The House's higher education reform plan is foundering in the Senate -- and with it goes the chance of increased higher education funding this year, say key supporters of the plan.
An ambitious plan to reform higher education in Kansas that carries $145 million in new money for state colleges is slowly sinking in the cold waters of the Senate.
Don't expect Rep. David Adkins, R-Leawood, one of the plan's architects, to be its lifeguard.
``I'm certainly not wasting much time trying to devise strategies to see that the bill gets passed this session,'' he said Thursday.
``The Senate has not expressed any interest in doing it this session, and I don't see any possibility the governor will be in any position to endorse it,'' he said.
Adkins was appointed by House Speaker Tim Shallenburger to chair the Select Committee on Higher Education, which drafted the plan.
Its key -- but most controversial -- element is scrapping the Kansas Board of Regents, which oversees the state's six universities.
In its place would be a Council of Higher Education, which would govern the state universities and Topeka's Washburn University, which would become a state university.
The council also would coordinate the activities of the state's community colleges, area vocational schools and technical colleges, which would still be governed by local boards.
The plan, heavily criticized by the regents, has been referred to two Senate committees. Neither is expected to take action during the remaining six days of the regular legislative session.
``I don't think it's going to go anywhere,'' said Sen. Sandy Praeger, R-Lawrence.
Praeger, who said she has kept an open mind on the issue, said there are some elements of the plan ``that are very meritorious.''
For example, she liked the part of the plan that shifted control of community colleges away from the State Board of Education.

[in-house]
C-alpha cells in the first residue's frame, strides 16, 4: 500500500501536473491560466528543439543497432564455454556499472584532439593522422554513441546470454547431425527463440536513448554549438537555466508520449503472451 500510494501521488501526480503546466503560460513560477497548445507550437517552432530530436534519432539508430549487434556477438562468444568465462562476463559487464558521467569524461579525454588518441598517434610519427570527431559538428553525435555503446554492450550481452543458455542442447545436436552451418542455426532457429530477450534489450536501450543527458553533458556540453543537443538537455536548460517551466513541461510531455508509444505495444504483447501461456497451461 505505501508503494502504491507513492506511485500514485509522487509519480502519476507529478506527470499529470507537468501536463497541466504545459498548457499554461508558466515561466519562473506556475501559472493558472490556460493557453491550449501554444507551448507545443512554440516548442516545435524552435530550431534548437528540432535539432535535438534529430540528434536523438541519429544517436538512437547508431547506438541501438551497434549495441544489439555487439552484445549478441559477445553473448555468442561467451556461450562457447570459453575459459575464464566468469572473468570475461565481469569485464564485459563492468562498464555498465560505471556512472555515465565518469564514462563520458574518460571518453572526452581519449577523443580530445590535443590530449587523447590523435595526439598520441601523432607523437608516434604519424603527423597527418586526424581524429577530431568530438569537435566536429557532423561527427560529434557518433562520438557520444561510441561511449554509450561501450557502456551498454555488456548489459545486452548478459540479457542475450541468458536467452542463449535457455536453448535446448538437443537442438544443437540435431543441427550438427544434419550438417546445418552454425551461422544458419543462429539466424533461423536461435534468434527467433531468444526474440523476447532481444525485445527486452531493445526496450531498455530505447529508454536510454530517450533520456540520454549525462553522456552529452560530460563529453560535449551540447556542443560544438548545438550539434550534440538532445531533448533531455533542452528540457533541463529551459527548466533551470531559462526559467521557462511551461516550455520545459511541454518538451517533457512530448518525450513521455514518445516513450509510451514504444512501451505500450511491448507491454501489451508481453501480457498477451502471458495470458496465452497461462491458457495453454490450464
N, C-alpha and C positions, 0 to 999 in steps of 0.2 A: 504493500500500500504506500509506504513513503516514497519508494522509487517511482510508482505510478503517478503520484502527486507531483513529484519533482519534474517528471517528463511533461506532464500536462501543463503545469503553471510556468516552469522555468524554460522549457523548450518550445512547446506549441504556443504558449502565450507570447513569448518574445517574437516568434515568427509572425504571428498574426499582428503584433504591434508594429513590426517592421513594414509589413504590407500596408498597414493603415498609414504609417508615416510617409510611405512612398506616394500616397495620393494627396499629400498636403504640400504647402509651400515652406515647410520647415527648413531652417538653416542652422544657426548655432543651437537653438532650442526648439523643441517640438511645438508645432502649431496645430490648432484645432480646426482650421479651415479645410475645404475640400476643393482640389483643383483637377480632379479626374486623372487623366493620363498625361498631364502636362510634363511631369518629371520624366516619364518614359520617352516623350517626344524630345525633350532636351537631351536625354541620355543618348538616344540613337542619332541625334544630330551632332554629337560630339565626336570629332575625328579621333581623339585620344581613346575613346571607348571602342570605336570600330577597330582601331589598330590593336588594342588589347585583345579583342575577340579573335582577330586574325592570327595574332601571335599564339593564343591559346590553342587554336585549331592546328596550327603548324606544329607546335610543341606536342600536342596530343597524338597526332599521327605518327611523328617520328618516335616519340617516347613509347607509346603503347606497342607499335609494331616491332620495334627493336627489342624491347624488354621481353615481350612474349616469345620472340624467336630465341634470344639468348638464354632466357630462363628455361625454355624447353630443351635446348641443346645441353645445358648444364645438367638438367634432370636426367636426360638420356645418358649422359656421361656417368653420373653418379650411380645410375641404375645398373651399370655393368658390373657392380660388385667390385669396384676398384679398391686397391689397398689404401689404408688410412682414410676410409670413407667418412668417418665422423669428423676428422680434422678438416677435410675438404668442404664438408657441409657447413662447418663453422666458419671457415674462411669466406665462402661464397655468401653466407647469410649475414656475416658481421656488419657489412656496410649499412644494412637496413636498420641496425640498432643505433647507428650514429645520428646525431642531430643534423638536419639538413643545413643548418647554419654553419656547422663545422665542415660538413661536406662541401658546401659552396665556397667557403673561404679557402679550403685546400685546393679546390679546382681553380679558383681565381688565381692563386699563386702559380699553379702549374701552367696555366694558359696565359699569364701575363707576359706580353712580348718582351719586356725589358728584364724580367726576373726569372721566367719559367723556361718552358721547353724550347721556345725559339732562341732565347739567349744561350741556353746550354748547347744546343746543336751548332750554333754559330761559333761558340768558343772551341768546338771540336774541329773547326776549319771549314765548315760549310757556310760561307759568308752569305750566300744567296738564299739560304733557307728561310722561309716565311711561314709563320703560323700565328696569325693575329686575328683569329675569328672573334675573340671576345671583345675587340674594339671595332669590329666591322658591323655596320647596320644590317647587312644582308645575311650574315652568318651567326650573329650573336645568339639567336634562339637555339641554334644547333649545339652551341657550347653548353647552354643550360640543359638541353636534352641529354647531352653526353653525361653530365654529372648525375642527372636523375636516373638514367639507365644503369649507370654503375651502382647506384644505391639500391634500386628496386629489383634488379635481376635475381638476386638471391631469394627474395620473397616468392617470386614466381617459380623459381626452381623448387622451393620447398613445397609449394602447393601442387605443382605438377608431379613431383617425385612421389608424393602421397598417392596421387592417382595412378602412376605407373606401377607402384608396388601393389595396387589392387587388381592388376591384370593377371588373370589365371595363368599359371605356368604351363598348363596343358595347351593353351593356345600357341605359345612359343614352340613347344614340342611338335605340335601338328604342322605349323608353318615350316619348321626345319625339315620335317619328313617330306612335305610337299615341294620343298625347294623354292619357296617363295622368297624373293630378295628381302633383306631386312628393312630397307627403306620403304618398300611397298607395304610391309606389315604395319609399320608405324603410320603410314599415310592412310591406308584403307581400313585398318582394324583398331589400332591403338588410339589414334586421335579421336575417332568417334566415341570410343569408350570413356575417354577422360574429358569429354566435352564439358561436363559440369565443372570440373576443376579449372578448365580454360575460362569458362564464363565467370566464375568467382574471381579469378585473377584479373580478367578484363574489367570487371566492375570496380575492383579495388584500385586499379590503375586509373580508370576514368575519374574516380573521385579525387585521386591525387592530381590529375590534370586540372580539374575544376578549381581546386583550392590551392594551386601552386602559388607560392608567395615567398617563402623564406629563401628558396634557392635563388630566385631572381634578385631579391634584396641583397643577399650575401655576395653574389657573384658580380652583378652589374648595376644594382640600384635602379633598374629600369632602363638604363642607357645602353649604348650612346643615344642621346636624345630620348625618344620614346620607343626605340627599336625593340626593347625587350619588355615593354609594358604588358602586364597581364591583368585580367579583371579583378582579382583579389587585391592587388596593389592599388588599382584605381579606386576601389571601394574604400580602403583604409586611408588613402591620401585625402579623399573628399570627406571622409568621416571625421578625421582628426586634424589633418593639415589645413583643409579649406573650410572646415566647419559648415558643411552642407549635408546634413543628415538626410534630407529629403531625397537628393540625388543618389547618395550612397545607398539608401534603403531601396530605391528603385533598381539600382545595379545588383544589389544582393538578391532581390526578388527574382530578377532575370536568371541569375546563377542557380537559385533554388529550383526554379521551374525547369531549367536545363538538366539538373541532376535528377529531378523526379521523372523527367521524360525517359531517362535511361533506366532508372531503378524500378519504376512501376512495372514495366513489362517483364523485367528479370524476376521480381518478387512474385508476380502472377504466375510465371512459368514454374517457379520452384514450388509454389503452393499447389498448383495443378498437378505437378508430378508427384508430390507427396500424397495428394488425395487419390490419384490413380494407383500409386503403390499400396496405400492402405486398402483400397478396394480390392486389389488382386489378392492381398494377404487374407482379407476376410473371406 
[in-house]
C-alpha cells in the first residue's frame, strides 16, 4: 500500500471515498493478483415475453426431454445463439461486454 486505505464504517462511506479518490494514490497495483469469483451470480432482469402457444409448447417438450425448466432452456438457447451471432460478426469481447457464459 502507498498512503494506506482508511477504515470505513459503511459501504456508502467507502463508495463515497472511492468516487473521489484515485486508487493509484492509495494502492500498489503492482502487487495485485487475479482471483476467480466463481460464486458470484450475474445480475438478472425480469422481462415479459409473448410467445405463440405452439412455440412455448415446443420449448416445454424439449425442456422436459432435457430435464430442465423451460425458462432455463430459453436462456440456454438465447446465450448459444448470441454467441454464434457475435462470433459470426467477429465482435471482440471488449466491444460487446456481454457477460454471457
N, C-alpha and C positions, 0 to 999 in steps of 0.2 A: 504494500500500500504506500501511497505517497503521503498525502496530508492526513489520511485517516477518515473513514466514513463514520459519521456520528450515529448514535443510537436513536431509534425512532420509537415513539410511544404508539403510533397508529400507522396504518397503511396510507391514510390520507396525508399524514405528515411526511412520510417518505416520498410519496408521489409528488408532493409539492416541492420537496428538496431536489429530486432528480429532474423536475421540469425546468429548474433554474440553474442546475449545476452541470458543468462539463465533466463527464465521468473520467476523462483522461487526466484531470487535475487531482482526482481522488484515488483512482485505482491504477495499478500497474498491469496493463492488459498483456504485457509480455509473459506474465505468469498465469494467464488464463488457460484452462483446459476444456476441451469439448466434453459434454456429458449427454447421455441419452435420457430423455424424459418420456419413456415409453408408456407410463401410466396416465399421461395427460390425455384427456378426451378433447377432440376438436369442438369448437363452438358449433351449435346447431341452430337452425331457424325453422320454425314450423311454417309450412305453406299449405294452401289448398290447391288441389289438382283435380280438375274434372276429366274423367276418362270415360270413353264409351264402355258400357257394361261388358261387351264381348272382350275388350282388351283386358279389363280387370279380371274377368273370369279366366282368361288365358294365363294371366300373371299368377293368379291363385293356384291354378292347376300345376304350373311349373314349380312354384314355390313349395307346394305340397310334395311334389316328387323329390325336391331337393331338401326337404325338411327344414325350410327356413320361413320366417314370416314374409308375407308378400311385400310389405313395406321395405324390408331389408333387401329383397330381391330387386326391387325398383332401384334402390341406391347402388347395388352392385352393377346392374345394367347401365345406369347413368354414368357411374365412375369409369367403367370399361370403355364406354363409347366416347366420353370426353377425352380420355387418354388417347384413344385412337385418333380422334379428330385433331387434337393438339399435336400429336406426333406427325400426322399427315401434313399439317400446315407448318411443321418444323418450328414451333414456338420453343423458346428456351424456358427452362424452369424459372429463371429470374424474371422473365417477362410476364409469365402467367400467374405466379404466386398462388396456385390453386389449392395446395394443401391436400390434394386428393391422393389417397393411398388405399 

``If we're going to get any kind of coordination done, they need to be a part of higher education,'' Praeger said.
Adkins, who said he was an ``ardent supporter of the regents system,'' said he has learned that higher education governance reform can't be accomplished unless the regents and the universities' officials take a stronger initiative in making changes.
``I believe the regents concluded early in this process that the House proposal was not going to be enacted and, therefore, they didn't need to become engaged in that process,'' Adkins said. ``I think that has worked to their detriment.''
The state's new revenue figures are to be announced today and are expected to show millions more dollars are available for the Legislature to spend.
However, Adkins predicted none will be earmarked for higher education because legislators won't provide more funding until the system is reformed, he said.
``It's just an opportunity that's been squandered,'' he said.
He predicted state universities ``will get their standard allocation.''
Rep. Ed McKechnie, D-Pittsburg, the ranking Democrat on the House higher education panel, also expressed frustration and disappointment.
McKechnie said he met Thursday with Lt. Gov. Gary Sherrer, who told him Gov. Bill Graves won't support it. McKechnie said the governor's strongest opposition is to the money in the bill for universities -- not the amount allocated for community colleges.
``If I was Bill Graves I would be embarrassed,'' McKechnie said. ``To have the opportunity that he has had and to turn his back on higher education is an embarrassment.''
Adkins said he was disappointed that the regents didn't endorse any part of the plan.
He was particularly upset they didn't endorse a scholarship proposal that would have allowed any National Merit finalist from Kansas to attend state universities with tuition and fees paid for by the state.
``Simply speaking, the regents are going to have to work smarter than they did in this round if they want to be partners in crafting the ultimate solution,'' Adkins said. ``If the regents merely pursue a circle-the-wagons strategy, they may not be capable of helping us design a better proposal.''
Adkins also called for university patrons, particularly Kansas University officials, ``to take off their halos and get their hands dirty,'' he said.
He said he had heard from no more than five KU alumni, faculty or students about the relative merits of the plan.
``To some extent, those who don't like the plan may have gotten what they deserve,'' he said.
-- Dave Toplikar's phone message number is 832-7151. His e-mail address is email@example.com.